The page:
- The longitudinal relationship between media violence and empathy: Was it sympathy all along?
- Media Psychology
- Volume | Issue number
- 20 | 2
- Pages (from-to)
- Document type
- Faculty of Social and Behavioural Sciences (FMG)
- Amsterdam School of Communication Research (ASCoR)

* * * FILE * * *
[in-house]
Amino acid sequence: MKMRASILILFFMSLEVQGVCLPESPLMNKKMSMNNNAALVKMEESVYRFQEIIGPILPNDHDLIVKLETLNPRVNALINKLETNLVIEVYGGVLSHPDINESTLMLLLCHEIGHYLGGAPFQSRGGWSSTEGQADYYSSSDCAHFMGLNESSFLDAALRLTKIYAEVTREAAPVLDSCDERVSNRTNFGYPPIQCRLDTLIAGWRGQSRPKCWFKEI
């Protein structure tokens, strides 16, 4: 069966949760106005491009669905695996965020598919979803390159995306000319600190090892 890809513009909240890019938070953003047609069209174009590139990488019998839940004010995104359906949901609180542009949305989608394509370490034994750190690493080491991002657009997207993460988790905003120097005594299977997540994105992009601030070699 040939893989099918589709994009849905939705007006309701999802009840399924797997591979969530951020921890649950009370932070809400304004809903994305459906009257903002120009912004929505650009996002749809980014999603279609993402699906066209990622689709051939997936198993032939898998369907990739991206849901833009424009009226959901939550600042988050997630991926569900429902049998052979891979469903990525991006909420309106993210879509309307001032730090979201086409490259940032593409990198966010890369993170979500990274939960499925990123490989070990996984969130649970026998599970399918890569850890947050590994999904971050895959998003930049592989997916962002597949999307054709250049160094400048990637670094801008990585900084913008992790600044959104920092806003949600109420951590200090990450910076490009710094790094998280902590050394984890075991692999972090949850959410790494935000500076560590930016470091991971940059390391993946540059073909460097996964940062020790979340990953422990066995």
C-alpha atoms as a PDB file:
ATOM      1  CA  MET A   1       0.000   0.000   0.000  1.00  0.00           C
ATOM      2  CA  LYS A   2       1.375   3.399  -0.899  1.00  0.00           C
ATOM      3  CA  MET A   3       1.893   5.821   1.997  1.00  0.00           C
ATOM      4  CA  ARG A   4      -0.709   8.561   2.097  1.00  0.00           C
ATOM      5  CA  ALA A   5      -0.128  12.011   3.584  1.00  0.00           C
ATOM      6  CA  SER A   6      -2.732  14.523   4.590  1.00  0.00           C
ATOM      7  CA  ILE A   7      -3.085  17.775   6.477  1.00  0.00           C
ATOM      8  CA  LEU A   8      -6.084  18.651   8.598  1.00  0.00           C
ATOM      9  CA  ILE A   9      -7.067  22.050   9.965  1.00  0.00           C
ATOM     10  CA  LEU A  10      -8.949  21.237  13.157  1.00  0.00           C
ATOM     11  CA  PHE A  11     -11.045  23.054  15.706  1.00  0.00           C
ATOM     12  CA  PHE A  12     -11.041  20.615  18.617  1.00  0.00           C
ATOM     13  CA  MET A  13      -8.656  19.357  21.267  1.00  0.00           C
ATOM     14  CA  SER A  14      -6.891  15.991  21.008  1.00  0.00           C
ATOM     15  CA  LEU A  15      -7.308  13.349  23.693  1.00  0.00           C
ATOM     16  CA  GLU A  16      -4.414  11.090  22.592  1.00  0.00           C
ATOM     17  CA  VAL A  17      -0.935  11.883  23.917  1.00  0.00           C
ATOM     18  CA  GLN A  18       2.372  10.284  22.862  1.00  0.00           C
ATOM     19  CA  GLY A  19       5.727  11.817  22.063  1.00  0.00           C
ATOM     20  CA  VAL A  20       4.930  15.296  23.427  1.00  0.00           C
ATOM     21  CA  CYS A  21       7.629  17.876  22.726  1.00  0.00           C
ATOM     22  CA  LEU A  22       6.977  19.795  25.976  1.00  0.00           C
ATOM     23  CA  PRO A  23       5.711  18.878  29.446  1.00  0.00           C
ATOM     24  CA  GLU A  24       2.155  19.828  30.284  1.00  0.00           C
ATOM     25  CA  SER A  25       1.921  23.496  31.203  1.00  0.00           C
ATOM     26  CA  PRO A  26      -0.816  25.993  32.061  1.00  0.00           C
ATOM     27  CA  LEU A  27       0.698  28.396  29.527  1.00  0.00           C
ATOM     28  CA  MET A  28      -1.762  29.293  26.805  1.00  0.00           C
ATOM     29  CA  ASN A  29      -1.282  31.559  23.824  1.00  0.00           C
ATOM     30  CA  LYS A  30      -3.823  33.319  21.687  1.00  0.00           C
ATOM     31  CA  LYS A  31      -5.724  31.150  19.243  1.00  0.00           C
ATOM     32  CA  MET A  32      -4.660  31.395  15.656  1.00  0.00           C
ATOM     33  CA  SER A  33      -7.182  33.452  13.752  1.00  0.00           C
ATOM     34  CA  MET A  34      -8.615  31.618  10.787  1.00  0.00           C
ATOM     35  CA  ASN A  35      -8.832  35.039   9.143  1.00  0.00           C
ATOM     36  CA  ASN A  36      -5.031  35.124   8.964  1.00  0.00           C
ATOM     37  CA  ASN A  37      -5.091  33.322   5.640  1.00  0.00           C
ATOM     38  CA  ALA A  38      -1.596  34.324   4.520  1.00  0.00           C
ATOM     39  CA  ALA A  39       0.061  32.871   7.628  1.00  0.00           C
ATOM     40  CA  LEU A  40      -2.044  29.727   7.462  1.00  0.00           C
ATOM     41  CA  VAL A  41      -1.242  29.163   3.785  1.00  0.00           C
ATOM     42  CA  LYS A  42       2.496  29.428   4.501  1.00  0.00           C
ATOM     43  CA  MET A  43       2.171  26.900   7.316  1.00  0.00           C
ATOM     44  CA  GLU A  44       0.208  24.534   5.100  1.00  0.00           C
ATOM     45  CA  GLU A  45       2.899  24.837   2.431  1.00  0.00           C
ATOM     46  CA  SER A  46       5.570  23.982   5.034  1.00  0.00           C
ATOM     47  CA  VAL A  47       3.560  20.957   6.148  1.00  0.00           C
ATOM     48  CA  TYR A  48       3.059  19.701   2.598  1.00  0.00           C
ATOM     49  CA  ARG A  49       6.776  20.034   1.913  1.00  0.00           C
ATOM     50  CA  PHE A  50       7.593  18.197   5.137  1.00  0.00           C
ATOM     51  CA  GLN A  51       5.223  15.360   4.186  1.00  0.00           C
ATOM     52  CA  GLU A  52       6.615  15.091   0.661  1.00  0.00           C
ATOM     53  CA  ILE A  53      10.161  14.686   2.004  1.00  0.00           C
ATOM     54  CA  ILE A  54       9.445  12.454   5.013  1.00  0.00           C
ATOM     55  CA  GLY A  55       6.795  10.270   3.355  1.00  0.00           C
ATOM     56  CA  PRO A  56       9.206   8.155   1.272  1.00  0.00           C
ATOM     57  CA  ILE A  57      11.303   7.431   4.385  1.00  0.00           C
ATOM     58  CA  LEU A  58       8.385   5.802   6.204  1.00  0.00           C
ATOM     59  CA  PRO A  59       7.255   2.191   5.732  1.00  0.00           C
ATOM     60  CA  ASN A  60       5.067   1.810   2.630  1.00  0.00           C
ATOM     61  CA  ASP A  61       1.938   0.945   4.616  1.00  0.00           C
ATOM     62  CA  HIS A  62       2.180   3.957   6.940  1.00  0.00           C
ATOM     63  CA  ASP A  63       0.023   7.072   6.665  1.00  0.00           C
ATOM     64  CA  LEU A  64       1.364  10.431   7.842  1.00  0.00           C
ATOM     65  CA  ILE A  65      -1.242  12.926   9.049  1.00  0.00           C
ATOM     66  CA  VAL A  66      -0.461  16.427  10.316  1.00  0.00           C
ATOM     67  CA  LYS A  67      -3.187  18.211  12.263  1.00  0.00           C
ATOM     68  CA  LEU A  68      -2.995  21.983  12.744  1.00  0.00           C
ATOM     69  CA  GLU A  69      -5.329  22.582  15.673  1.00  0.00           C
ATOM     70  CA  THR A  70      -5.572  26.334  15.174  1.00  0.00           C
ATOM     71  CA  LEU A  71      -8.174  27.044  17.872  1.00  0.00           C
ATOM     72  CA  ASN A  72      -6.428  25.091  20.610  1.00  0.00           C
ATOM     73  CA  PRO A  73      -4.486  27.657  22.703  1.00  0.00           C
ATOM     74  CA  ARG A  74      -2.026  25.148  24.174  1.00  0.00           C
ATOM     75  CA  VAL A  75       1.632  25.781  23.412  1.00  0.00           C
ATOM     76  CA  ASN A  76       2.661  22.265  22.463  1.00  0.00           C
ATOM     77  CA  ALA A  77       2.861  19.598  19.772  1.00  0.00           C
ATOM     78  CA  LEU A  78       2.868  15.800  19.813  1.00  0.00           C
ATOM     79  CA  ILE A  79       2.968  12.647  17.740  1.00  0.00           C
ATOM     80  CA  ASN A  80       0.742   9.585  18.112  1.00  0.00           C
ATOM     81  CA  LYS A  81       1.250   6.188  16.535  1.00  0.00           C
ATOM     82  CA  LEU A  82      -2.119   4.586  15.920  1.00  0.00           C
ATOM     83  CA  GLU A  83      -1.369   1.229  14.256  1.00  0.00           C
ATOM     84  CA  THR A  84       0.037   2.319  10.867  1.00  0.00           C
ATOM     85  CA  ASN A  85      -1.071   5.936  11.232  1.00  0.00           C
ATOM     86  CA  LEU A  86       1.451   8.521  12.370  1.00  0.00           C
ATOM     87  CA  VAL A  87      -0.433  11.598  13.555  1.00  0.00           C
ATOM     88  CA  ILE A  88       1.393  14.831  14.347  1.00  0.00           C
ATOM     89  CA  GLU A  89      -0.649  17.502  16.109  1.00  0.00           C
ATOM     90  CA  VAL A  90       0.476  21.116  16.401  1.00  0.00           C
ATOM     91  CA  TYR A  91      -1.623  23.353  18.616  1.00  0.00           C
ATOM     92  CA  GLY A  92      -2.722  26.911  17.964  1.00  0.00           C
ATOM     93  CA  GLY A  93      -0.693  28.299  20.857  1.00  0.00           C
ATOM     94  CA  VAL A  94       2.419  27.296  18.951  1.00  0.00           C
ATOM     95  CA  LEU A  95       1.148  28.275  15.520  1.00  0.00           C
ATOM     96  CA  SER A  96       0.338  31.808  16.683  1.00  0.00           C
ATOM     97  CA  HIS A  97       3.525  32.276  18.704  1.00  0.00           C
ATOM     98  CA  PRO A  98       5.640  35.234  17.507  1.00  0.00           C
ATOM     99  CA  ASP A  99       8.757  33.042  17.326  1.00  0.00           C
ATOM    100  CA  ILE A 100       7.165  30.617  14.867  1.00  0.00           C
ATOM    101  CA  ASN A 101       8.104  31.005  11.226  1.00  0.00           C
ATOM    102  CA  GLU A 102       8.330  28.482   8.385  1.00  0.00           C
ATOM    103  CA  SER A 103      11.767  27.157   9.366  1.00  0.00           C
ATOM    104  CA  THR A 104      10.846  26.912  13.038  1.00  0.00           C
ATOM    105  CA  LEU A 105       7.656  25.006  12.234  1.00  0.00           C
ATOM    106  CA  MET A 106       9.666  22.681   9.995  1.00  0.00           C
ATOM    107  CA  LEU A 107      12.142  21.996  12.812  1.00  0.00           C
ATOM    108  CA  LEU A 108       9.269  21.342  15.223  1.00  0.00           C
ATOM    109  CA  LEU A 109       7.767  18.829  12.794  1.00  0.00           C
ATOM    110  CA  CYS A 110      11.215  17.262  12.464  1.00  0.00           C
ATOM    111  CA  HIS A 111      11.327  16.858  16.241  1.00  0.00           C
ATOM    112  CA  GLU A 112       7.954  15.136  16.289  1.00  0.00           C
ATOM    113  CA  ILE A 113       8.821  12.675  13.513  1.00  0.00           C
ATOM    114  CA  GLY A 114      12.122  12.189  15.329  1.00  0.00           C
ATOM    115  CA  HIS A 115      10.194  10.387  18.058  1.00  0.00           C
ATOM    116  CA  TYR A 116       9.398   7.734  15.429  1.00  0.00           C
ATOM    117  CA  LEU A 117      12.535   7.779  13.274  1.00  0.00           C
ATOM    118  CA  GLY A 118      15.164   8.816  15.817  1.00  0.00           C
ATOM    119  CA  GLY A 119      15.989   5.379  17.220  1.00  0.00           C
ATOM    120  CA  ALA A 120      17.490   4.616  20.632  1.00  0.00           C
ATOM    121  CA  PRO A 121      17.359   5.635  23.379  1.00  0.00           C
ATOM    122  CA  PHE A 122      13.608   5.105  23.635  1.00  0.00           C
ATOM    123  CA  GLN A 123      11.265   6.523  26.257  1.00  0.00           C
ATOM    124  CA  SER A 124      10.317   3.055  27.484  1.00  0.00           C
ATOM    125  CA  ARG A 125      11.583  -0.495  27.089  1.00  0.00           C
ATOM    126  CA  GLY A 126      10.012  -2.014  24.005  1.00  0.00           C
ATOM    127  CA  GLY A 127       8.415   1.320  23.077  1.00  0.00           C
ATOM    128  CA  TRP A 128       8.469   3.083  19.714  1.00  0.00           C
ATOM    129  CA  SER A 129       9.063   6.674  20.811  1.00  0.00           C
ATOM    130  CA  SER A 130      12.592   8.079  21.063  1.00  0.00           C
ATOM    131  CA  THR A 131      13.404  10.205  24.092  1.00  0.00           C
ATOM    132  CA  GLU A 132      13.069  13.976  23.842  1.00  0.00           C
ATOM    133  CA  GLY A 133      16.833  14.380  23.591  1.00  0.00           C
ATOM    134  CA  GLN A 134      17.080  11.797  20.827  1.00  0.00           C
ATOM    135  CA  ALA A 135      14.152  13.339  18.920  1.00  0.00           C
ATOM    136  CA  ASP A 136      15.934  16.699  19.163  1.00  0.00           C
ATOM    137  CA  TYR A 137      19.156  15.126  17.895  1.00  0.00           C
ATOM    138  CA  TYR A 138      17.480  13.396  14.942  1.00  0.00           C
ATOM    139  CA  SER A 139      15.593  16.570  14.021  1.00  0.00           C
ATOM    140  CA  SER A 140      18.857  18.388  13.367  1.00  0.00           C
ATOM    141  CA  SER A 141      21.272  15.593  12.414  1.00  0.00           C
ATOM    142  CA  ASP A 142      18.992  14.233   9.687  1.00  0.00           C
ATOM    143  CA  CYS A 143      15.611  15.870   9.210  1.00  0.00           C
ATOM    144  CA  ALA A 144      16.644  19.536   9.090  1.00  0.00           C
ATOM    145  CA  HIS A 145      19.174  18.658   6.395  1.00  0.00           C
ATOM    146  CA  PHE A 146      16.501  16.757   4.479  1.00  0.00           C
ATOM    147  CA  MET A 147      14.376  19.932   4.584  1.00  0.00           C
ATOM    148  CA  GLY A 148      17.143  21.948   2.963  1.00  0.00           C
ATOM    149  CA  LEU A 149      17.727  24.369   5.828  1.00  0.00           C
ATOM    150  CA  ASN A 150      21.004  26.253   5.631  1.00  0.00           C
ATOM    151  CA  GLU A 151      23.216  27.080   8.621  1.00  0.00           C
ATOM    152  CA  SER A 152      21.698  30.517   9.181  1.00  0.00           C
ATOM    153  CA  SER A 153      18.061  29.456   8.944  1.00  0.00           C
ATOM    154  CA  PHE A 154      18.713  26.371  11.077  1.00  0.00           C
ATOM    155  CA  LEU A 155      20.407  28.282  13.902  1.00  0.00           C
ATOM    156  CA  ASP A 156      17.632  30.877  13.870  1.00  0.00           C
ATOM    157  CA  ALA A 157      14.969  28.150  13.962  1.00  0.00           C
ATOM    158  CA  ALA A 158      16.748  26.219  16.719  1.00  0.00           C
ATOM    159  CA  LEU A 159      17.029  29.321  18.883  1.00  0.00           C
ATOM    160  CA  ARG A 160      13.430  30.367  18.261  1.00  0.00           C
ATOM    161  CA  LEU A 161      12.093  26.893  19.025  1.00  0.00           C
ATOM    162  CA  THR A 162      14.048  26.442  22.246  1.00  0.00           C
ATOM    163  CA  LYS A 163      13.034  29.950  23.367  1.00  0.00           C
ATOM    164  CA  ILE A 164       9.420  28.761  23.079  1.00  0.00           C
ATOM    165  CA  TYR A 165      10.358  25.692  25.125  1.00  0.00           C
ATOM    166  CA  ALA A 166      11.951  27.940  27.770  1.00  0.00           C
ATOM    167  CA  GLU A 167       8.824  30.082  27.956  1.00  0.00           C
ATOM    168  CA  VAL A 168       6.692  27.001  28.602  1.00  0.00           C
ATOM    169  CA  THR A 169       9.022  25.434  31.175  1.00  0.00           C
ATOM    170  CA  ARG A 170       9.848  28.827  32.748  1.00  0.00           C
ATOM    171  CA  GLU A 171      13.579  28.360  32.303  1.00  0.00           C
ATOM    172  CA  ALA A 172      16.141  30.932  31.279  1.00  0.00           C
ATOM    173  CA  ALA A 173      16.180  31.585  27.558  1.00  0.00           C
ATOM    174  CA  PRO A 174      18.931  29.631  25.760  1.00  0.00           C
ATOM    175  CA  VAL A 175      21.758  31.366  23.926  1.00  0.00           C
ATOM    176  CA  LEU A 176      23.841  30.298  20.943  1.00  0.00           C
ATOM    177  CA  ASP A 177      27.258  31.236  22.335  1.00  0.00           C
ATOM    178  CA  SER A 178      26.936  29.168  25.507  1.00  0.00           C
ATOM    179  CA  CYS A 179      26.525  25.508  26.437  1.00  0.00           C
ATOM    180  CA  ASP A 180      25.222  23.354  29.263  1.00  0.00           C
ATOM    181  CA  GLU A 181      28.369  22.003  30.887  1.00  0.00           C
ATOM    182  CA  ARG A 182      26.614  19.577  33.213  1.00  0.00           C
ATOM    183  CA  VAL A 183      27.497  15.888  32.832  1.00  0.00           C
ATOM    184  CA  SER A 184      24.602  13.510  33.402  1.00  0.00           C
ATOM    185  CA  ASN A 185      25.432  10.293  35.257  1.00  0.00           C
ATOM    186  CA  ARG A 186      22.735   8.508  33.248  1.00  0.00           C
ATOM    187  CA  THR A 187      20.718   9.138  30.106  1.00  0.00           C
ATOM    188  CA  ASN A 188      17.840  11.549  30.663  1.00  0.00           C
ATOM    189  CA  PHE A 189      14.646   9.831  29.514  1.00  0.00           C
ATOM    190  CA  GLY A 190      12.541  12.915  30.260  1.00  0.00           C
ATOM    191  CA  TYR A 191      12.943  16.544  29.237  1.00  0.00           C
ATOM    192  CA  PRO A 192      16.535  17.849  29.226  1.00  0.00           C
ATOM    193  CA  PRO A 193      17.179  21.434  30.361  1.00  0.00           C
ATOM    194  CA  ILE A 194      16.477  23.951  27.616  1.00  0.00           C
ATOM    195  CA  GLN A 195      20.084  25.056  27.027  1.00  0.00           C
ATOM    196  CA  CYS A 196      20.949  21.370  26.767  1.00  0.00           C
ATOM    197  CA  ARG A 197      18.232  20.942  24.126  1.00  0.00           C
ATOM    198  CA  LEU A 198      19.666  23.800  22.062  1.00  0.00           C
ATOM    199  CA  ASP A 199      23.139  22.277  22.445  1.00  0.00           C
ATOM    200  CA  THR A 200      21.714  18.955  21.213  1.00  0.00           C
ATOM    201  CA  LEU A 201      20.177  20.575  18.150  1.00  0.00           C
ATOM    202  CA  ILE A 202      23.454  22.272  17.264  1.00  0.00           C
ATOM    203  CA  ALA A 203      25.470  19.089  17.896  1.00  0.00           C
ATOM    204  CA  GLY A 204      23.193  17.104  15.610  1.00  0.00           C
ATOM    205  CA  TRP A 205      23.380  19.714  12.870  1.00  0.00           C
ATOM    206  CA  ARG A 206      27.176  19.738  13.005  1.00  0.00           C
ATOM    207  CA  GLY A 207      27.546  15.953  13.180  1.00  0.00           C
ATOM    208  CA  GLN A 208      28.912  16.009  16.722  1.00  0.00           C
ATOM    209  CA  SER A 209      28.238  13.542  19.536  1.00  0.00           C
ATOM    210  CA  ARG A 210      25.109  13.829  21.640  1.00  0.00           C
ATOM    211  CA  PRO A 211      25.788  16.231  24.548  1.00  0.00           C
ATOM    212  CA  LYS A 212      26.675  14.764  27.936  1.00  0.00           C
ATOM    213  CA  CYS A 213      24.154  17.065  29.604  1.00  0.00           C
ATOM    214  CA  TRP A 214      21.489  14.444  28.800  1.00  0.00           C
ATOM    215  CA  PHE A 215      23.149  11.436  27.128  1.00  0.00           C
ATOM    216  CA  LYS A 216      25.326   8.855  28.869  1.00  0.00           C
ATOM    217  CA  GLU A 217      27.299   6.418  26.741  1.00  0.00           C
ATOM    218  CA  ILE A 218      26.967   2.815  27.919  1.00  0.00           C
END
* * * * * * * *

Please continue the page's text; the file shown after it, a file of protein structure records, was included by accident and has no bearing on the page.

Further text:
Previous research with adolescents has reported a negative relationship between media violence and empathy. There are, however, two important conceptual issues in this earlier literature that deserve further research attention. First, studies often treat empathy as a one-dimensional construct while it consists of both an affective and cognitive component. Second, while aiming to measure empathy, several studies have measured sympathy instead. Driven by these concerns, this study was designed to investigate the longitudinal relationship between media violence, affective empathy, cognitive empathy, and sympathy. Using data from a two-wave panel study with 943 adolescents (10–14 years old), a cross-lagged model tested whether media violence exposure negatively influences empathy and sympathy (desensitization) or whether empathy and sympathy negatively influence media violence exposure (selection). Results were in line with desensitization. However, rather than showing that media violence leads to a decrease in empathy (which previous studies have shown), results indicate a decrease in sympathy instead. These findings provide clarification to existing work as well as offer methodological and practical implications.
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